Design & Development

Revamp plans presented for Gijón’s Estadio El Molinón

Mexican architecture firm Sordo Madaleno has unveiled plans to redevelop Estadio El Molinón, home of Spanish Segunda División club Sporting Gijón, as the stadium seeks to make the shortlist of venues for the 2030 FIFA World Cup.

Spain was announced as a co-host of the 2030 World Cup alongside Morocco and Portugal back in October. Uruguay, Argentina and Paraguay will also host “celebratory” matches during the tournament to mark 100 years since the inaugural World Cup in Uruguay.

Estadio El Molinón is one of 15 Spanish venues seeking to stage matches during the tournament. In September 2022, it was reported that the Gijón City Council had approved a €40m (£34.3m/$43.2m) renovation project for the stadium, which has a current capacity of 30,000.

Orlegi Sports, which owns Sporting Gijon, and Sordo Madaleno have now presented plans to carry out a major renovation of the stadium. The capacity of the stadium would temporarily increase to 42,650, bringing it in line with FIFA regulations which state that World Cup venues must seat at least 40,000 fans.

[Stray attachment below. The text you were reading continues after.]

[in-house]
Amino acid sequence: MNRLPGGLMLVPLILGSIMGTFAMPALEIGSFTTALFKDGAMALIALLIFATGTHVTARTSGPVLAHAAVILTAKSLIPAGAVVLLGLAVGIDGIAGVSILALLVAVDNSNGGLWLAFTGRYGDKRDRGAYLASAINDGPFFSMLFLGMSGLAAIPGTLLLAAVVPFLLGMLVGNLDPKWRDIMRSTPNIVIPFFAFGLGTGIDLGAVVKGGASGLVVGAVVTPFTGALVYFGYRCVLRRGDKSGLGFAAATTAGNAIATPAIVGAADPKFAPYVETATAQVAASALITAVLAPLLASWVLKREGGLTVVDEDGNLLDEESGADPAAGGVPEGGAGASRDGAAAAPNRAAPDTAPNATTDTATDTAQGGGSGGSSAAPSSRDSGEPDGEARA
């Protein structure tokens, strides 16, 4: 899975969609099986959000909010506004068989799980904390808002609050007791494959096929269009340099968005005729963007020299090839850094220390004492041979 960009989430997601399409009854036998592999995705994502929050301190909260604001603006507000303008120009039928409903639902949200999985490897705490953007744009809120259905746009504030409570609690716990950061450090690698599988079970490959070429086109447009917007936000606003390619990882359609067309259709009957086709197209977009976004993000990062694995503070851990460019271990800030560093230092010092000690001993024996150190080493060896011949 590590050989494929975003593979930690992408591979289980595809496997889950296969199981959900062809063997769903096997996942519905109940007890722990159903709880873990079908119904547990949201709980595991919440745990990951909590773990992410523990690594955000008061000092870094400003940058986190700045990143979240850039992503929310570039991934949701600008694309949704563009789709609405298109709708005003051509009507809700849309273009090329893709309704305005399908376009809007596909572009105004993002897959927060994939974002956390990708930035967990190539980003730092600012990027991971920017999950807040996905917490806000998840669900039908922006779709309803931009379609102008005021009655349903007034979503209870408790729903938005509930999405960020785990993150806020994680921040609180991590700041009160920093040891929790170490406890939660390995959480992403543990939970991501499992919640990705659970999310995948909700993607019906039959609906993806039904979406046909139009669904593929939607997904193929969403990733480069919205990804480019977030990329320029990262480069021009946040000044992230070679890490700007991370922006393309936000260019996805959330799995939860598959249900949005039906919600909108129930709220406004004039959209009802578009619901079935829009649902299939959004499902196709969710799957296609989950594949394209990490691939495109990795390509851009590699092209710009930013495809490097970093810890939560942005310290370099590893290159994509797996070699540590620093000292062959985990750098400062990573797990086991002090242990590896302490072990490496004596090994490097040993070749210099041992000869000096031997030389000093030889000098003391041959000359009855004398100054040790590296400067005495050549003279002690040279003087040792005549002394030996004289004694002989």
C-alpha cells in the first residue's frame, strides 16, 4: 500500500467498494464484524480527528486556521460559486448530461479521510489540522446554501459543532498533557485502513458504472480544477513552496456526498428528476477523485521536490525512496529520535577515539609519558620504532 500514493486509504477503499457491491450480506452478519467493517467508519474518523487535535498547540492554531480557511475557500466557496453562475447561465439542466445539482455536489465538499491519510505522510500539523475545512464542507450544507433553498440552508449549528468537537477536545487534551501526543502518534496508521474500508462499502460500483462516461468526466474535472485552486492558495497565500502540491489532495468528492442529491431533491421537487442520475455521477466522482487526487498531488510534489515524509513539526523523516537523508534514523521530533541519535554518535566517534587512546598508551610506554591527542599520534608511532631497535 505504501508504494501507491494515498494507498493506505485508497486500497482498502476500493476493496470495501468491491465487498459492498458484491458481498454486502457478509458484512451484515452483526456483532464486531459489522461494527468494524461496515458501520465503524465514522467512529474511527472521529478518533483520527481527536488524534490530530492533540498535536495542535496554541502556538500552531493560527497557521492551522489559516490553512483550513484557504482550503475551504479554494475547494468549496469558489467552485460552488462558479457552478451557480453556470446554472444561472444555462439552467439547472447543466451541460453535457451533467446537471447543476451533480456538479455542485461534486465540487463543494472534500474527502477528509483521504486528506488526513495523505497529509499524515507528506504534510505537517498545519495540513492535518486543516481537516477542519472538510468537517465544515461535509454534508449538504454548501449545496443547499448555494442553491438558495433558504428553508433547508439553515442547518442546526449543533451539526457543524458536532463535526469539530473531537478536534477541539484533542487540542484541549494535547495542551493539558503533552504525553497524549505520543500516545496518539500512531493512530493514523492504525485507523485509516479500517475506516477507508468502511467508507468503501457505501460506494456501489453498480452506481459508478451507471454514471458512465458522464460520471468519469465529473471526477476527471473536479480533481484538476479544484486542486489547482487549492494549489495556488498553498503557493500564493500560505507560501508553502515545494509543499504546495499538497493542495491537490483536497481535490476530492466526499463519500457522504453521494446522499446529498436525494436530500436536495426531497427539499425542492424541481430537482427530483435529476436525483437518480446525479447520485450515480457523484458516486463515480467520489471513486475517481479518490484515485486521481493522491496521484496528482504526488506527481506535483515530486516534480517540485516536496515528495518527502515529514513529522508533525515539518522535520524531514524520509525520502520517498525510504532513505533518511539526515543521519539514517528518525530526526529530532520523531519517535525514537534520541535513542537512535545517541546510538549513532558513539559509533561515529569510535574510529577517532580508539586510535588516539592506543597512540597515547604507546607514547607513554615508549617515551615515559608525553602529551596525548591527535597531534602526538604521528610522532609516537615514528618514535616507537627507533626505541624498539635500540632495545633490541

Almost 6,000 seats will be added in the North and South stands, while a new West Stand would be created with a permanent capacity of 10,550 and 9,000 temporary seats in the upper tier. Following the conclusion of the World Cup, the stadium’s capacity would revert to 33,650.

The façade of the stadium would be built using red concrete and steel, and would also feature semi-open spaces and vegetation areas to connect the stadium with views of Isabel La Católica Park and San Lorenzo Beach.

The project will also feature 10 covered open-access ramps that snake around the exterior of the venue. Other elements will include new food and drinks outlets, shops and cultural activities in the stadium vicinity.

Fernando Sordo, head of Sordo Madaleno, said: “Our close collaboration with Real Sporting de Gijón is about rethinking stadium design in a way that makes for a truly public place for everyone in the city to appreciate. It’s about connecting with Asturias and its people through an inclusive approach to architecture and ensuring that El Molinón thrives beyond 2030.”

Sporting Gijon, which is currently fifth in the Segunda División, has played at El Molinón since 1917.